Shunsui would write poems to the women he was flirting with in the Academy days, and Ukitake would sit there at his desk, looking up from his assigned work to listen to Shunsui read the poems. Lamplight on parchment, lamplight on uniforms, lamplight on skin under the uniforms. The girls would giggle and Ukitake would draw a long-suffering breath and then start coughing, and they would flock round him with fluttering hands, while Shunsui's arm supported him and Shunsui held a drink to his mouth.
Calmness came with perfection; on the practice field, in combat, in the knowledge of his zanpakutou, in the serenity of the strike. Between the moment and the motion comes the illness of his body, but beyond that is the smoothness of things which are done properly, beautifully. Shunsui laughs at ideas of elegance. He doesn't realise that he is elegance itself; he is the painting done with only a couple of strokes of ink, the ideograph written by a master, the perfect strike in combat, the perfect poem that goes with wine and that needs no answer because it is the answer.
Ukitake has not tried explaining this for some centuries, because Shunsui interrupts too frequently.
His body makes him aware of impermanence more than the other Captains. He is too painfully conscious that even this second life will not last, and that one day he will be gone, and worse, that Shunsui will be gone as well -- that there will be memories, stories, but never again a shared cup of wine, a joined poem, entangled bodies in a single bed. So he will enjoy this while it lasts, this gift out of eternity; duty, friendship, honour, trust. Two swords together.
Shunsui's eyes flicker open, glinting in the half-light. He reaches up to tangle a hand in Ukitake's long hair, and pulls him down to kiss him, mouth against mouth, tongue against tongue, rolling over to press him down against the bed, and in the background Ise Nanao sits up, the moonlight pale on her flesh, and leans across to kiss her Captain's shoulder.
Shunsui leans against Juushirou's body, and lets the kiss deepen, tasting the wine they shared earlier. No matter that they had kissed before that and after that, enough to wash away any traces of wine, to leave the lips bruised and hungry; he can still taste it.
There will be more wine later. There usually is.
He feels Nanao-chan's hands on his shoulders and her lips against his skin, and he arches his back at the sensation. It's taken a while for her to become this spontaneous. At first he was worried that she was reading some sort of guide in her spare time to find out how to entertain him. He appreciates the thought, but is glad that she's finding it easier to relax.
He does care about her. He cares so much. She's lovely, affectionate, loyal, hard-working, gorgeous in her stark simplicity, more attractive in her harsh robes and glasses and restraint than a thousand other women who deliberately worked to draw attention, delightful in her seriousness, complex as origami, graceful as steel. Her tiniest indrawn breath is more expressive than a hundred words. The flash of her eyes when she is angry is more lovely than a hundred dimpled smiles. Her little gasps, the movements of her body, the intimacy of her company, all of these are gifts he cannot repay.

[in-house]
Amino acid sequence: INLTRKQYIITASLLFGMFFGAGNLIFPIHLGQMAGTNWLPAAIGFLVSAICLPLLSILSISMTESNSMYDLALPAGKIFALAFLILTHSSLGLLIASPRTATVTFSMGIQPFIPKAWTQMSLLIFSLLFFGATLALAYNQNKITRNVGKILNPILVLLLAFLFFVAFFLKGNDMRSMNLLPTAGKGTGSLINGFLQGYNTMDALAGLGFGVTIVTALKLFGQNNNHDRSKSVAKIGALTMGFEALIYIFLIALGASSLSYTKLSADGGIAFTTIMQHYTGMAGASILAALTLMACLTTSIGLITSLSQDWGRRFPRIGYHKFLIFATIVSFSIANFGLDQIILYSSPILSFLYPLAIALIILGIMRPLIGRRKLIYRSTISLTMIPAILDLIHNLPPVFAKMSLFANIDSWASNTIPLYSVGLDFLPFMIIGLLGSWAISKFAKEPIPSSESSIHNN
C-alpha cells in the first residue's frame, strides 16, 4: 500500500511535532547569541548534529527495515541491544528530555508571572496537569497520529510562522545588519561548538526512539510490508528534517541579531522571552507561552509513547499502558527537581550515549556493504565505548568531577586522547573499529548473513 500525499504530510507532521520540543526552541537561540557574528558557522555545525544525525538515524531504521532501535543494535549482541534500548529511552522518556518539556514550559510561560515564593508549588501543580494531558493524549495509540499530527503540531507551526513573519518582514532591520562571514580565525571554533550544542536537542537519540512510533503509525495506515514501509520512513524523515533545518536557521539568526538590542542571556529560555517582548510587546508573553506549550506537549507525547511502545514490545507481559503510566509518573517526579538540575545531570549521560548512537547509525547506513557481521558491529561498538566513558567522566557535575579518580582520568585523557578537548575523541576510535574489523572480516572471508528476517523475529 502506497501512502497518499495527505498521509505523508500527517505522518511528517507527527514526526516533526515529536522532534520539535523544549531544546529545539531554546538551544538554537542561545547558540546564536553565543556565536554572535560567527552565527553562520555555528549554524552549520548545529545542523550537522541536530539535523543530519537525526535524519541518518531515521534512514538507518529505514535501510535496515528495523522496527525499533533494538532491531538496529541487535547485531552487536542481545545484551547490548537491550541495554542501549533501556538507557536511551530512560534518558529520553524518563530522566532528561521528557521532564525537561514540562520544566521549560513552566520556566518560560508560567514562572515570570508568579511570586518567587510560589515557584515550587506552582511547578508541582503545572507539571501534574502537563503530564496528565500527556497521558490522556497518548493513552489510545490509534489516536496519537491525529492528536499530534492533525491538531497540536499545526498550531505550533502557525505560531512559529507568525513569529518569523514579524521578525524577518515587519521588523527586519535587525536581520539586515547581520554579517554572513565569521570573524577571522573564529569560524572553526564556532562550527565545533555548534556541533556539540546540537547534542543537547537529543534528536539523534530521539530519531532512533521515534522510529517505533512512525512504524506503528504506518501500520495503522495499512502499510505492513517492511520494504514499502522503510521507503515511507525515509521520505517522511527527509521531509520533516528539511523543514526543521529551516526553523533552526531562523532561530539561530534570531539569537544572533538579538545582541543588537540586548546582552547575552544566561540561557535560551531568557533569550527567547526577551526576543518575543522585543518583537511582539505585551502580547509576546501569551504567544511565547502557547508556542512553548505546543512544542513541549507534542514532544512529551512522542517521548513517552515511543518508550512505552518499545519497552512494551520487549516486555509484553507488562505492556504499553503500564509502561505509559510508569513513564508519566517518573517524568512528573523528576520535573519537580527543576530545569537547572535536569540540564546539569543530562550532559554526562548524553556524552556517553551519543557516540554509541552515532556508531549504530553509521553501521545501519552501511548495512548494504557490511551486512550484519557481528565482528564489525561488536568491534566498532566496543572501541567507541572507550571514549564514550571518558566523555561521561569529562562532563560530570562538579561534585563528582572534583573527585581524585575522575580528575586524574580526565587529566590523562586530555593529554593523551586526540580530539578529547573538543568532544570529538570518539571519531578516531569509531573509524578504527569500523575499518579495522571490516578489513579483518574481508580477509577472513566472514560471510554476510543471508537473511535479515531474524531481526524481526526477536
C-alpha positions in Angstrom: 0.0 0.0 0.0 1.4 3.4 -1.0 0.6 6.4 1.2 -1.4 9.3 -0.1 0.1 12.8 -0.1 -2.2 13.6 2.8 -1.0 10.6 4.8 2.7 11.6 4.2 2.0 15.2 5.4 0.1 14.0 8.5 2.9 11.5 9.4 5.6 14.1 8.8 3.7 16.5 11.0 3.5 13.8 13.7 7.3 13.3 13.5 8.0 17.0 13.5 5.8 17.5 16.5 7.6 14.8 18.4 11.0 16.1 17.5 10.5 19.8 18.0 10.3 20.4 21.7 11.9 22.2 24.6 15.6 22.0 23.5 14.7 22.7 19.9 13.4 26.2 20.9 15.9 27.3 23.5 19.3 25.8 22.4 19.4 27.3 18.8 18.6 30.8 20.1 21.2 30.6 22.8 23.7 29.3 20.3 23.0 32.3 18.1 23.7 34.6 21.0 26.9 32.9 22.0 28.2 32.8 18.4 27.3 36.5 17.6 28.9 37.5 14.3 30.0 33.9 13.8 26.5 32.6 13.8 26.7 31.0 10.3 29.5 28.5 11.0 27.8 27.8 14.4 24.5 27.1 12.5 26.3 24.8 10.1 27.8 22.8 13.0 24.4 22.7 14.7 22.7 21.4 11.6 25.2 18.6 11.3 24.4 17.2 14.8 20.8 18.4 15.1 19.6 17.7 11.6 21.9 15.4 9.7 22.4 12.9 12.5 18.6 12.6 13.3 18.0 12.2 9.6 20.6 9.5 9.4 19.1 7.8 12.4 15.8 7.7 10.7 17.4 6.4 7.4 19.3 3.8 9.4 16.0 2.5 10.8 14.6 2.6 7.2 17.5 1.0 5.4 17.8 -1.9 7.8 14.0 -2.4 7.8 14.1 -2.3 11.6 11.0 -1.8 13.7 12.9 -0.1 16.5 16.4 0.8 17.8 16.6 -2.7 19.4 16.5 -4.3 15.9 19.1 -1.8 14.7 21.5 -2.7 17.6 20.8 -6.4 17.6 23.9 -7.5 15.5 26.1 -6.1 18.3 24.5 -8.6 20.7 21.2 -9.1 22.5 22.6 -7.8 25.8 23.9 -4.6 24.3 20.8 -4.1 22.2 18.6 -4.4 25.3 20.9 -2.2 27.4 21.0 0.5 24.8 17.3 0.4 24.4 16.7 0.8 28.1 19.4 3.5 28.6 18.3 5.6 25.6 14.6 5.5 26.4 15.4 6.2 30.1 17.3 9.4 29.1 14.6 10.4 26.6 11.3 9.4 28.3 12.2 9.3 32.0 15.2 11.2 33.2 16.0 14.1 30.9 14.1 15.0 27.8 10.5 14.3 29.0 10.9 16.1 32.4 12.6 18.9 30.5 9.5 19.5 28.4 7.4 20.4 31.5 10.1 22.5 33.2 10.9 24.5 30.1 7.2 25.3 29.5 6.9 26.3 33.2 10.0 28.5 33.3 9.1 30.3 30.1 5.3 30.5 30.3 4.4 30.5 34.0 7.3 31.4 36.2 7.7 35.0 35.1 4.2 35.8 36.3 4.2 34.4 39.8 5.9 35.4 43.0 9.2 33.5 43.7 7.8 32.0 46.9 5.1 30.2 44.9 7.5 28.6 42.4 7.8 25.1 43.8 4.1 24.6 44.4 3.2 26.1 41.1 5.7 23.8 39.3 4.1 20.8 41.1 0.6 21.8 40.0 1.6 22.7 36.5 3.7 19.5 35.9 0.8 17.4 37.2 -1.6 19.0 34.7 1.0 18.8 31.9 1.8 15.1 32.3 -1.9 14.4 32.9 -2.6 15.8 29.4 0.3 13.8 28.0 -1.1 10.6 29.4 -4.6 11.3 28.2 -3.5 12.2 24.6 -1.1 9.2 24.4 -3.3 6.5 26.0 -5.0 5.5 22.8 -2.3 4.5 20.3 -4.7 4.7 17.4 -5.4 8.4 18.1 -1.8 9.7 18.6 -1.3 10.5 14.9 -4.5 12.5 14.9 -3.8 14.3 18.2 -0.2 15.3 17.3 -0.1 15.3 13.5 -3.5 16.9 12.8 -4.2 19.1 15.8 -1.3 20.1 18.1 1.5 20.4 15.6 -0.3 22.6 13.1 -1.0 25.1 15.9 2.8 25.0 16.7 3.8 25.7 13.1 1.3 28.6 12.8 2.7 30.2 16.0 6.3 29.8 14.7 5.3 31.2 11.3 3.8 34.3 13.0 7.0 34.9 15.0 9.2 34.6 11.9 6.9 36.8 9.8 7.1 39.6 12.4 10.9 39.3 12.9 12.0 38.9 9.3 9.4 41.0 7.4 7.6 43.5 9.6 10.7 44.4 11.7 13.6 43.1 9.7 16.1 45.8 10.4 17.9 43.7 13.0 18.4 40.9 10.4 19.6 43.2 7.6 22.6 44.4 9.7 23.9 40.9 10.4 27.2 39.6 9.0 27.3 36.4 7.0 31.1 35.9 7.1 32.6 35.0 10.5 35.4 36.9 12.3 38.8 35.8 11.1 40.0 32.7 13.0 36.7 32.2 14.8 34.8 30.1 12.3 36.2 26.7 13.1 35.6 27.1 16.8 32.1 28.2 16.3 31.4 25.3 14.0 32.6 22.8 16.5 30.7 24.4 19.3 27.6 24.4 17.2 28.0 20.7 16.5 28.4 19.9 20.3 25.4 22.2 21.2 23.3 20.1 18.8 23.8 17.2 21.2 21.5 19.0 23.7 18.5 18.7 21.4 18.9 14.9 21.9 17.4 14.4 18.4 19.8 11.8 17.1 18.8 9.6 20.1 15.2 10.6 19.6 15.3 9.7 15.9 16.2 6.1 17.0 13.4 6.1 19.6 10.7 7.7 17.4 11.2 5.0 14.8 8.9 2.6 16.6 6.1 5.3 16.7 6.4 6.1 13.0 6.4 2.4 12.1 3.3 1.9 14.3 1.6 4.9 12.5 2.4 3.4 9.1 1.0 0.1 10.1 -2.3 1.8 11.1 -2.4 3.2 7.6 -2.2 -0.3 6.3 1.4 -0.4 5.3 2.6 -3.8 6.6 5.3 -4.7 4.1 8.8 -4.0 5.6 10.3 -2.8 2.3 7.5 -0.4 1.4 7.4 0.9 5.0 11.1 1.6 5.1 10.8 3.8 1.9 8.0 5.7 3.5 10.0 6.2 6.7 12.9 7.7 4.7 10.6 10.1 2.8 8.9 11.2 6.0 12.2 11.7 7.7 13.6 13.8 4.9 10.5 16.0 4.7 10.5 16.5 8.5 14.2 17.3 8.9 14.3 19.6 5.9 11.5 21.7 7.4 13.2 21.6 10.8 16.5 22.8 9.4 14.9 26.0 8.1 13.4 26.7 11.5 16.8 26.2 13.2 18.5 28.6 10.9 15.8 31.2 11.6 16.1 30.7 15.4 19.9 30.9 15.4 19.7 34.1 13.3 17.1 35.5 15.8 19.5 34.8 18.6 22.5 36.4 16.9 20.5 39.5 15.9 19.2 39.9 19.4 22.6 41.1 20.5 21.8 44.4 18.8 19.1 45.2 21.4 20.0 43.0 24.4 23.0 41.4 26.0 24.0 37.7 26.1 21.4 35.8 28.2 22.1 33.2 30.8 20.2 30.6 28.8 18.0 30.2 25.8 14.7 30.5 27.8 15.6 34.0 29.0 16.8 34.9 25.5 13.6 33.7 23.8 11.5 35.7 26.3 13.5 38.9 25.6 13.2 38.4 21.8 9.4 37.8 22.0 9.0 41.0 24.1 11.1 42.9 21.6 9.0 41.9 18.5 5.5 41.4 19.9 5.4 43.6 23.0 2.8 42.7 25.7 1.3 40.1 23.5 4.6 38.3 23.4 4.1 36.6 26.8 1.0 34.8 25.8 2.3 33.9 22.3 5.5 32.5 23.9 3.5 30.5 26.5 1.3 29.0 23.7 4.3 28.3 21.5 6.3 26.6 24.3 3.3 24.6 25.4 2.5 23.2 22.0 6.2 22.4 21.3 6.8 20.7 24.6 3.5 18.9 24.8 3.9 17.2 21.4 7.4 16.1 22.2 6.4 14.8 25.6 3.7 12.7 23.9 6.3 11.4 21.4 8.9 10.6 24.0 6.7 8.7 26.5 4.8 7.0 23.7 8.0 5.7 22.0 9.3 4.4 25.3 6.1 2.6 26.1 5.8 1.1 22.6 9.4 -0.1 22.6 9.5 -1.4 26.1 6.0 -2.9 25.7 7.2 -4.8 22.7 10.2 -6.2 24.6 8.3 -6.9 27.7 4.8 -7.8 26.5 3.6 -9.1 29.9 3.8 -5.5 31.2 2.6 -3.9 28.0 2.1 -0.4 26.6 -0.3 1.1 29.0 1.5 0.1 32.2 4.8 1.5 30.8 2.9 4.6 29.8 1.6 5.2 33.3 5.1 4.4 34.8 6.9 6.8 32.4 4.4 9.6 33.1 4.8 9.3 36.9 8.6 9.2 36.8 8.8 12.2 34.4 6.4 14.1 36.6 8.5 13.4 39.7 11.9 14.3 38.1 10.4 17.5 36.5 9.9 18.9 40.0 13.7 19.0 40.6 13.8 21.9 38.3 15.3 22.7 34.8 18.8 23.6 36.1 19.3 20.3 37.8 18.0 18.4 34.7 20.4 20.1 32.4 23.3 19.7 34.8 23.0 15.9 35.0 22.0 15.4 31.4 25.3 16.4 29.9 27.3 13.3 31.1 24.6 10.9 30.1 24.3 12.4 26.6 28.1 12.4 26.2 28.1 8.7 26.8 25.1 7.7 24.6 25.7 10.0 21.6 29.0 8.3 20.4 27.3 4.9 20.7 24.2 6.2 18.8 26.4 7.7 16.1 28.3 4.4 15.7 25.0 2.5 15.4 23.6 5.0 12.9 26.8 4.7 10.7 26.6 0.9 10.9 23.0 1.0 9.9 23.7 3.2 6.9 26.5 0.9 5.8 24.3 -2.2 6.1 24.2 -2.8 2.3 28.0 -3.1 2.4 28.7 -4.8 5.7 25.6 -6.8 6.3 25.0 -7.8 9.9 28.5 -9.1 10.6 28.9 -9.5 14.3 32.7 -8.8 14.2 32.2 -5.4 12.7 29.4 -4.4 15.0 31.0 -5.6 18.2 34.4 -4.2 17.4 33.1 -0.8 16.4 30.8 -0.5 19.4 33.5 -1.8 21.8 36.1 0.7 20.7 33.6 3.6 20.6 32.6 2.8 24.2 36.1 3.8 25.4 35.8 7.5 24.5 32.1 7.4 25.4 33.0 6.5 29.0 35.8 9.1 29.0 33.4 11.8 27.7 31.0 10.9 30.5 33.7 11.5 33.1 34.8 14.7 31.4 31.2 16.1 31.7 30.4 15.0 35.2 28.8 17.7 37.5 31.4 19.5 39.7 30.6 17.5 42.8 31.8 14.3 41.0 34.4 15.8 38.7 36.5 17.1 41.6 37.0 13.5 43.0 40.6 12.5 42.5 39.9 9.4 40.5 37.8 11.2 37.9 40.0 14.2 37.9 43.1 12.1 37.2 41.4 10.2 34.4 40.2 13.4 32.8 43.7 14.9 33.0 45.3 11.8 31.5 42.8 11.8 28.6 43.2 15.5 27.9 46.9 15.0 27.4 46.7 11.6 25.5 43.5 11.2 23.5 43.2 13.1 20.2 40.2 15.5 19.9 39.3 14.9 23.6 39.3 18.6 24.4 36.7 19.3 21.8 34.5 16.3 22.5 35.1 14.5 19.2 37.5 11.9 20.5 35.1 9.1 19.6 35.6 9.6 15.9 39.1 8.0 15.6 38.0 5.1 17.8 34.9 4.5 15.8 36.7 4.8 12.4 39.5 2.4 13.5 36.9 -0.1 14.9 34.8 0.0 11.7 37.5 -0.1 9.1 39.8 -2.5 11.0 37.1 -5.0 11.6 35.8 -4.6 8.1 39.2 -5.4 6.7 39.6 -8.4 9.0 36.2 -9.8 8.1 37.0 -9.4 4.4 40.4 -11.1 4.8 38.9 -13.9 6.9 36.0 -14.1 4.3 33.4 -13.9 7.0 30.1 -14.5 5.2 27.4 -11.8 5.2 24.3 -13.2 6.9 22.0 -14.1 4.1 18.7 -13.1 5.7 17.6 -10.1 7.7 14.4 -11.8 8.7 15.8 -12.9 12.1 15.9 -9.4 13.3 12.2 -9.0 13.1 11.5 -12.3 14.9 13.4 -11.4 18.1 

Beneath him, Juushirou's hands move lower.
Instead he will enjoy, and share that joy, because that is what the moment is. There is no time. There is only now. This place, this world, Soul Society, Earth, all of it; they all act as if time is going somewhere like an arrow in flight, from what has been to what will be, but in reality there is only the present, where all of them act according to their natures. Where he can share a bed with his dearest friend and his most loyal follower, where he can share a bottle of wine, where he can sit back and watch the sunset and live. It's not even a case of living till he dies. It's just living. But there's no just about it.
His thoughts become disconnected as Juushirou's hand closes around him and Juushirou kisses down the length of his neck and Nanao-chan moves distractingly behind him and it does all come together somehow, all the joy and all the pain, the wine and the bitterness, the friends and the enemies, the knowledge that there are people who you can lean upon, who you can risk your life for, and it balances, hands, lips, kindness, caring, the beating of another person's heart.
For a moment he remembers a single instant in the Academy, when Juushirou had been coughing and had relaxed as Shunsui held him, and he had been surprised; that something he could do could mean so much to another person. That he could help. That he mattered to Juushirou.
His body arches for that moment of light, of release, and he relaxes slowly with the other two pressed against him, and it doesn't matter what they call it in their hearts, what he might call it to other people, what other people might have called it in the past; this is now, and they are here with him, and as his breathing slows, this is the only time there is. This room, these people, a moment in eternity.